As I was working on this post, I realized how much time I’ve spent waiting these past few days as well.  Although I don’t have a cute photo of myself waiting because I wasn’t always a happy camper!  My youngest was finally diagnosed with walking pneumonia after eight days of high fever and no energy, and so most of the past ten days all I’ve done is check temperature, administer medicine, and wait.  And go to the doctor multiple times wondering why he was getting worse, why the “sinus infection” wasn’t a sinus infection, and why the antibiotics weren’t working.  Then we’d go back home and rest.  He’s missed the start of school, practices with his new soccer team, and the Tennessee Titans first preseason football game: the small, yet important, things an eight-year-old waits on all summer.  As parents, we’ve been waiting for that spark of life to jump back into his eyes, waiting for a sign that he’s back to his old crazy self.

He’s recovering slowly but surely, and I feel so lucky and happy that his illness is treatable and temporary.  The time we spent waiting in Vanderbilt children’s hospital for his chest X-ray this week was a true life lesson.  Mack’s eyes were wide watching all the little kids wait for their scans.  We saw a family wearing t-shirts that said “Cancer Sucks!” and heard them talk to another mom about her son who is 3 and in remission.  Mack innocently asked me if kids can get cancer.  We’ve lost a grandfather to cancer, and have my sister (his aunt) who is a cancer survivor, so he is well aware of cancer as a disease.  But he’d never seen the disease affect a child, someone like him.  Our small time waiting to find out if he had pneumonia pales in comparison to what these families are waiting on. Their strength was amazing.

So we’ve learned a lot about waiting this month.  Hopefully, we can also learn from Rudolph and spend a little time each day full of anticipation, followed by joy, as we run to our friends and loved ones.

Luna’s future is so bright…she’s gotta wear shades

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So Luna had a fed bad days after vacation and was limping and sliding on our hardwood floors. I honestly was worried her time was ending and she was in a sharp decline. She wouldn’t leave the carpet in our bedroom (which resulted in a nice accident right where I put my feet down when I get out of bed), and I was having to carry her up the back stairs to go to the bathroom.  So I called our vet who came over (a mobile vet is a blessing to an elderly dog), and her recommendation was: a chiropractor. What? Yes a doggy chiropractor!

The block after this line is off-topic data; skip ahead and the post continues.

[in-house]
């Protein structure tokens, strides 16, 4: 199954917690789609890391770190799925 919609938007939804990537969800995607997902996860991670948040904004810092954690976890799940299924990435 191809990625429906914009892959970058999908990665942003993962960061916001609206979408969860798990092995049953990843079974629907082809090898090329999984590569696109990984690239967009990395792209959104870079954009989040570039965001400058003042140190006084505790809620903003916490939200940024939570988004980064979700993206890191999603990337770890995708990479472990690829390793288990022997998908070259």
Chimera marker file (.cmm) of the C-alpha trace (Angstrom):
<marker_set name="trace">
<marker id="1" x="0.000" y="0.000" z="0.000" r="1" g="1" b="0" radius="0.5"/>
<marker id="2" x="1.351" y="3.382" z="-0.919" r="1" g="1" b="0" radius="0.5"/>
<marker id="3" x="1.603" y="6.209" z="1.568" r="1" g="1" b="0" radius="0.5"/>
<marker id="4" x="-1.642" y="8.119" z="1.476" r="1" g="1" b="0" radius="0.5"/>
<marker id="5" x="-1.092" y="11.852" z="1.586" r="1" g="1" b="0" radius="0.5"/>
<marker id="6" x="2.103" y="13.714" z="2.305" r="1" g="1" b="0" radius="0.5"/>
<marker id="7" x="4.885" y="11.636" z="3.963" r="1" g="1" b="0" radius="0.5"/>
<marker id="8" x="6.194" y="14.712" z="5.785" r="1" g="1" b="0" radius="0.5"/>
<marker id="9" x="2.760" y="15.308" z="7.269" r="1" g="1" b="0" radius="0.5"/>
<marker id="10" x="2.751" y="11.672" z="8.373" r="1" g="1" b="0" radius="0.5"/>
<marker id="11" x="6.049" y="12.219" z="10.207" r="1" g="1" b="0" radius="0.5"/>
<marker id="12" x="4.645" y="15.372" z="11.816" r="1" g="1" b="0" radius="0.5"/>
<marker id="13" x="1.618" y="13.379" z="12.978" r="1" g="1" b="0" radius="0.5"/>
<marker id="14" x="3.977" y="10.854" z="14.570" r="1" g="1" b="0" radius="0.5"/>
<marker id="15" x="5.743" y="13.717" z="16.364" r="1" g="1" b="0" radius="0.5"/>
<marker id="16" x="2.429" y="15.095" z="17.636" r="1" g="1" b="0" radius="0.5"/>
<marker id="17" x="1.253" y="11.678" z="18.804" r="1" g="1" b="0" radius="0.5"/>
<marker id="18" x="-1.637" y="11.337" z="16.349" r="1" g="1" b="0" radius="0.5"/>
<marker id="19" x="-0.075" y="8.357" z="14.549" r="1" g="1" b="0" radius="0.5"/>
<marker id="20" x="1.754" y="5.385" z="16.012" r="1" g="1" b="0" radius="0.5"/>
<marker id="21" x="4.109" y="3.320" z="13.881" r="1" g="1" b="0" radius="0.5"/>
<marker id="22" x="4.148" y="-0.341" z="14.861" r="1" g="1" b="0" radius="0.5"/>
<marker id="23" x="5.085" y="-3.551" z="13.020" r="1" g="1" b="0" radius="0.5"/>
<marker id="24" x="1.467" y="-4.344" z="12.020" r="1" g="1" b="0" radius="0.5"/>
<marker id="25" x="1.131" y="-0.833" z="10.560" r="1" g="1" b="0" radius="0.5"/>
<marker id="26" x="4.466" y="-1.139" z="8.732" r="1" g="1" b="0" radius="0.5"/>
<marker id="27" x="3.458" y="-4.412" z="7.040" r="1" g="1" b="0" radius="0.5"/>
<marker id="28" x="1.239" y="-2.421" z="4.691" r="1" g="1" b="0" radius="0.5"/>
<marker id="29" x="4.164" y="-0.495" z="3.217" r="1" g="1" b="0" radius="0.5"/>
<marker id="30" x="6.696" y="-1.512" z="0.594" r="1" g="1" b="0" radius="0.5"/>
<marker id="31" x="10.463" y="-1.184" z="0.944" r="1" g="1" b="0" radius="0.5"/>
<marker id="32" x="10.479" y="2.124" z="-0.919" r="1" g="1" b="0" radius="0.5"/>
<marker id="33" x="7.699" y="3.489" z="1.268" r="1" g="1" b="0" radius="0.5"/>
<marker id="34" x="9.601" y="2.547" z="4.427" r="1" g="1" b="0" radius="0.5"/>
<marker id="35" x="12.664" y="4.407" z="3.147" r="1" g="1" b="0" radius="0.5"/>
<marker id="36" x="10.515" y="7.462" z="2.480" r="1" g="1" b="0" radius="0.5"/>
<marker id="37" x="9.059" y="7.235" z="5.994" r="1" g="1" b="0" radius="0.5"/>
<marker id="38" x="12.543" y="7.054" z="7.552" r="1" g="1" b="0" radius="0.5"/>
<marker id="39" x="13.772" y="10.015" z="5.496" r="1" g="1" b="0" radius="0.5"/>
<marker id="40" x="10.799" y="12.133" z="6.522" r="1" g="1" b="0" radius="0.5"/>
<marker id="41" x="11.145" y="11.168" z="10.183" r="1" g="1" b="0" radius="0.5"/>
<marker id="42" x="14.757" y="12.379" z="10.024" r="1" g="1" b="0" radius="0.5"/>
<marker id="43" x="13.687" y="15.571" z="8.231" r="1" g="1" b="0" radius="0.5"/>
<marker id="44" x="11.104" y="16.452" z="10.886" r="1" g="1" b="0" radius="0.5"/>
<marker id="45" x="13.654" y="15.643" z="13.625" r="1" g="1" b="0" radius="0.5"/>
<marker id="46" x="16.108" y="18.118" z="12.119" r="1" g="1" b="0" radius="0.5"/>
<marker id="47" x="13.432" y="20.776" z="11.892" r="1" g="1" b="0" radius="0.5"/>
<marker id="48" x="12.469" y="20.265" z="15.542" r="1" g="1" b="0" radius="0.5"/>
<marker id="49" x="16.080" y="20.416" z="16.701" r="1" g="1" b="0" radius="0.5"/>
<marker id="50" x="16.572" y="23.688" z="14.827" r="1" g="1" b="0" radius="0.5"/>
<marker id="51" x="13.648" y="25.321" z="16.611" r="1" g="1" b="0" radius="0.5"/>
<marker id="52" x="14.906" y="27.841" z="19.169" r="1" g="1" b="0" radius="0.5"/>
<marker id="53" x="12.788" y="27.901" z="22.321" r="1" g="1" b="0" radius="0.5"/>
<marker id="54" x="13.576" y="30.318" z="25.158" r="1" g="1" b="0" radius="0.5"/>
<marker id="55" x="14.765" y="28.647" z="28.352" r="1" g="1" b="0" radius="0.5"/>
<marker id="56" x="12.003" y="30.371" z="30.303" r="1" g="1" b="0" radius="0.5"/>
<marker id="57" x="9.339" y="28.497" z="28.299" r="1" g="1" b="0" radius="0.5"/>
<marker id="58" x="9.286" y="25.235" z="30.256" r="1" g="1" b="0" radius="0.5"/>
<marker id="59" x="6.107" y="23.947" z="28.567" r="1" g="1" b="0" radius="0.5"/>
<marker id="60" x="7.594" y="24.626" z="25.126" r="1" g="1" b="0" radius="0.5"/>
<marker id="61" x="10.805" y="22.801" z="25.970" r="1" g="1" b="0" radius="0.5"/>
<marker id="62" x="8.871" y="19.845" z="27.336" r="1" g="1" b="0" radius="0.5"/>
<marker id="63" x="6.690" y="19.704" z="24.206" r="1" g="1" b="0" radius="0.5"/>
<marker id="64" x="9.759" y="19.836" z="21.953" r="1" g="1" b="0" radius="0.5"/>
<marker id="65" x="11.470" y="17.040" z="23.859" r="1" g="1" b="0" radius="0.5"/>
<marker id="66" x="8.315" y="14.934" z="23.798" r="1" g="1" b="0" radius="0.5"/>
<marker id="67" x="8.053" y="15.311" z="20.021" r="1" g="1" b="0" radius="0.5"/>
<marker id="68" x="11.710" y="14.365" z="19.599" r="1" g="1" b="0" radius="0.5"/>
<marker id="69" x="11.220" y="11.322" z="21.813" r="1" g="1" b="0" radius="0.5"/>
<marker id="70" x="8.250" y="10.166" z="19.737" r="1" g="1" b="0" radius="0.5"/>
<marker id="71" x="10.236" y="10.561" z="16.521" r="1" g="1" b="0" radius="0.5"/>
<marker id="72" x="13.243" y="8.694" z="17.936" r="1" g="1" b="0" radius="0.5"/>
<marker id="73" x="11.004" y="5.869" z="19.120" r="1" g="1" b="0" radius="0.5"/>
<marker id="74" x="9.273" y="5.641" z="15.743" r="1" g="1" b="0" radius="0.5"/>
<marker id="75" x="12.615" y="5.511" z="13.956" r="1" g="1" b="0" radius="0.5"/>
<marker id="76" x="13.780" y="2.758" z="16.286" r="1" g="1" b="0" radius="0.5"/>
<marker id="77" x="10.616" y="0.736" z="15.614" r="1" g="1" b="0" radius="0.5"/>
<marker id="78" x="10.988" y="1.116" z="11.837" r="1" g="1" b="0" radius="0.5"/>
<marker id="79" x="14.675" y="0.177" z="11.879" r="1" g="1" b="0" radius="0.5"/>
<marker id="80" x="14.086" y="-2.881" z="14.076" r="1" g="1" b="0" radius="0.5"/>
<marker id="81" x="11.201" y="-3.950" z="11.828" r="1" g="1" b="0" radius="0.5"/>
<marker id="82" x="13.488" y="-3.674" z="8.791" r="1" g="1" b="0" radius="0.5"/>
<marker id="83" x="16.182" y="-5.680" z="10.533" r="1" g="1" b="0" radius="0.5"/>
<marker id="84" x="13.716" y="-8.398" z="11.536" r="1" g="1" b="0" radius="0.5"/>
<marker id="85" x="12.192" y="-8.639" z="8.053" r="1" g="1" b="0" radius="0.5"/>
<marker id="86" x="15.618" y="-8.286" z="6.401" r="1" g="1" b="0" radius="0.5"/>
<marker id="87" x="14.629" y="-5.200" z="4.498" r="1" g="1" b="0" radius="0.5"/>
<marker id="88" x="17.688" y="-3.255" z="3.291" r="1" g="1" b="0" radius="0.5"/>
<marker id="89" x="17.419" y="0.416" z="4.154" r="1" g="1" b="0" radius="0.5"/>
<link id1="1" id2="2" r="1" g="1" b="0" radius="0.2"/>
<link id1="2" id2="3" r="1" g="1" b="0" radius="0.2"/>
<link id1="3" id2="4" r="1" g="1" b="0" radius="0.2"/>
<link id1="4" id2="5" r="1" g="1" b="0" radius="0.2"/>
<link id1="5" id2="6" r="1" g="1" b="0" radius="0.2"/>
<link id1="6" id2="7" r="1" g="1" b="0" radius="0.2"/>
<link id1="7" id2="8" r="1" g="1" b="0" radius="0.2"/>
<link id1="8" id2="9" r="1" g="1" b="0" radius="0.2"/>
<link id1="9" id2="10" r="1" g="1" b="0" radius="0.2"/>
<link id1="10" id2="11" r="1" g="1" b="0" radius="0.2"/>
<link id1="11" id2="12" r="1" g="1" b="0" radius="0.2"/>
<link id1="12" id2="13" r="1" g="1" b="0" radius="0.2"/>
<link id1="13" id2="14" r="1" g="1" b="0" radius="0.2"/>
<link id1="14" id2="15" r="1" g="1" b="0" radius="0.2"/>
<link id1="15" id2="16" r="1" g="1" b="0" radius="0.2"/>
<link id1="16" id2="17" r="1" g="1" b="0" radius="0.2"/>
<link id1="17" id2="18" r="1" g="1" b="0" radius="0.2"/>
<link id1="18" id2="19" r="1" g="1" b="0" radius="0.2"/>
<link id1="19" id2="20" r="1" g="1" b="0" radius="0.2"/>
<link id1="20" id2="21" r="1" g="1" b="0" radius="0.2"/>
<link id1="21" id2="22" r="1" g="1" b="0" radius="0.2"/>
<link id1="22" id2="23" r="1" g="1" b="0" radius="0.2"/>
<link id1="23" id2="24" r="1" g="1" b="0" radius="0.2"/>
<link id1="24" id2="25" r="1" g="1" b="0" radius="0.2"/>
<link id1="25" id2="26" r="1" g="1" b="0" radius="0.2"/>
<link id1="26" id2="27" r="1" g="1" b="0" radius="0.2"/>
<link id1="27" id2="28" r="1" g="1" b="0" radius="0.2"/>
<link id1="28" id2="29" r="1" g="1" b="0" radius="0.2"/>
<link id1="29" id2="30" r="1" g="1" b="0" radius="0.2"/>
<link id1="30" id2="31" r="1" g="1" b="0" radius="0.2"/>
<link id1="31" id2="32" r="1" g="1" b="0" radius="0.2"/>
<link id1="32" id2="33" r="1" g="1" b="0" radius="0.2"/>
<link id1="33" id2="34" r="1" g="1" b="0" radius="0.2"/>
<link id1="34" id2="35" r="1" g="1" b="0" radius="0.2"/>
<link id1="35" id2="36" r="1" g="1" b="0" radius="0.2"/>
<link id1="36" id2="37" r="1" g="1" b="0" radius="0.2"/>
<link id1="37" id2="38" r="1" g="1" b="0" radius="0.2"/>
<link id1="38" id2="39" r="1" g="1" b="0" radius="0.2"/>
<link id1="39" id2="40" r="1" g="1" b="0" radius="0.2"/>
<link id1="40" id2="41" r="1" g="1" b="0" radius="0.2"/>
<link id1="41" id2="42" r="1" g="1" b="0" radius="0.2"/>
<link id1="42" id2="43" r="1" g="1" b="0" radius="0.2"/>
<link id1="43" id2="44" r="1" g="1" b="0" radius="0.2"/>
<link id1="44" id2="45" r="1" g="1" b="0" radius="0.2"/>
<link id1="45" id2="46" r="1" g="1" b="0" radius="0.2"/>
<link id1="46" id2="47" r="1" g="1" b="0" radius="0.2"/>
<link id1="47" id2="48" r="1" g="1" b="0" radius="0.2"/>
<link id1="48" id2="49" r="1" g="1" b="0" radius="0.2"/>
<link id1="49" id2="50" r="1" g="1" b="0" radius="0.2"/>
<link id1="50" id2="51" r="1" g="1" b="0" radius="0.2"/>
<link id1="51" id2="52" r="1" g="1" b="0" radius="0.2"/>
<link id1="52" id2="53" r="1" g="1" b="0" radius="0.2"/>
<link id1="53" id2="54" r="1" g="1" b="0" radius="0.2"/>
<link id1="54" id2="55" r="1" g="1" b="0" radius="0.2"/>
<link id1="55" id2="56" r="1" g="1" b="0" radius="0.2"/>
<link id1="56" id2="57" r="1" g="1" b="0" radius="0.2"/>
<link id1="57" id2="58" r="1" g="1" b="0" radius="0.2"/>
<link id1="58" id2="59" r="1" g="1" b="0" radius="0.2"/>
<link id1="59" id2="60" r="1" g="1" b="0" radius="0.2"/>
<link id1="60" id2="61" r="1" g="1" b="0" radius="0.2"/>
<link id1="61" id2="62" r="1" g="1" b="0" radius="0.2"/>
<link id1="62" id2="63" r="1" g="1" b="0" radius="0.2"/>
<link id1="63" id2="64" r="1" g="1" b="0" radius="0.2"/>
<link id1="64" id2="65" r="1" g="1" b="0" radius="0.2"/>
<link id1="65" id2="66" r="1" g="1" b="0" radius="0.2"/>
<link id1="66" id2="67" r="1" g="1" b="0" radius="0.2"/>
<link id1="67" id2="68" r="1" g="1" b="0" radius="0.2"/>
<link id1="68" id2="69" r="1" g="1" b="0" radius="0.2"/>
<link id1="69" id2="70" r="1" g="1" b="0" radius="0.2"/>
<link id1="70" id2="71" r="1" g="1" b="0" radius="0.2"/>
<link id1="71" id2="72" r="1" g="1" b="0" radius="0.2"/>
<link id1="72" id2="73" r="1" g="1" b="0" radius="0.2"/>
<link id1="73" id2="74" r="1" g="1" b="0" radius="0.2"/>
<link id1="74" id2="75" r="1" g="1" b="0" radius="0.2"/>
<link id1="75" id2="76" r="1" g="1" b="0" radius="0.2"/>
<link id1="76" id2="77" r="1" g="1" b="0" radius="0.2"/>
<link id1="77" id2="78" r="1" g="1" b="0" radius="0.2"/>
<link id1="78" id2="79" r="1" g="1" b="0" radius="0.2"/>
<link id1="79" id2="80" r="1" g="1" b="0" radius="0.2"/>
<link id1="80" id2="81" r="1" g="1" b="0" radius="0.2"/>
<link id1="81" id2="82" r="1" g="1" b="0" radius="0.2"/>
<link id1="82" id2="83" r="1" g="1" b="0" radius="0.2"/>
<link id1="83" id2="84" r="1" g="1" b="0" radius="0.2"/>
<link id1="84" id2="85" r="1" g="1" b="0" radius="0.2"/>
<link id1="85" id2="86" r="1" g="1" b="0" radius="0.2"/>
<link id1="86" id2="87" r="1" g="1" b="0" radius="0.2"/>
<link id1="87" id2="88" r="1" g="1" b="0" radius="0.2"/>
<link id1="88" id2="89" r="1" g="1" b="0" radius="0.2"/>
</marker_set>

Ironically, my husband has been going to a chiropractor for years and begging me to go. I have abstained so far, although I am intrigued. Just scared after suffering a serious car accident in my twenties with lingering neck and shoulder stiffness that never seems to go away. But would I take my dog to a chiropractor? The answer was – of course.

I knew people would laugh, but forget that. It wasn’t like my vet was making money off of this referral – it took the care to someone else. And I trust her.

Okay so why the photo? Well, the chiropractor suggested this newer cold laser therapy to help Luna’s back and hip heal faster. I thought it may be a little over the top, but after some research found it had been around a while and was extremely helpful to older dogs. I consulted with my vet, and got the go ahead. So here is Luna with her googles on, getting ready for her laser treatment. The funniest part was as soon as the glasses were on and I shrieked, the vet tech turned to me and said: “Go ahead and take a picture. I know you want to!”

And the best part, well the second best part:  the bill. Yes I said the bill. The laser therapy was a whopping $45! (I know Nashville prices may be slightly lower than the national average!) And the adjustment – $65. But the real best part is getting Luna back.  She’s all smiles again, trotting along on our nightly walks, and letting Rudolph know through a few growls that he is not welcome to eat her food.  She’s also off her pain meds, although I think she may miss the chicken flavored pill pockets.

Really wish we had this therapy years ago when I had to replace knees on both of my dogs (for a cool $2,000 each).  But at least now I know a new treatment exists for aging dogs with hip and arthritis issues.  She may only need monthly or quarterly tune ups, depending on how often Rudolph tries to jump on her or wrestle.  But it’s a small price to pay for her quality of life and mobility.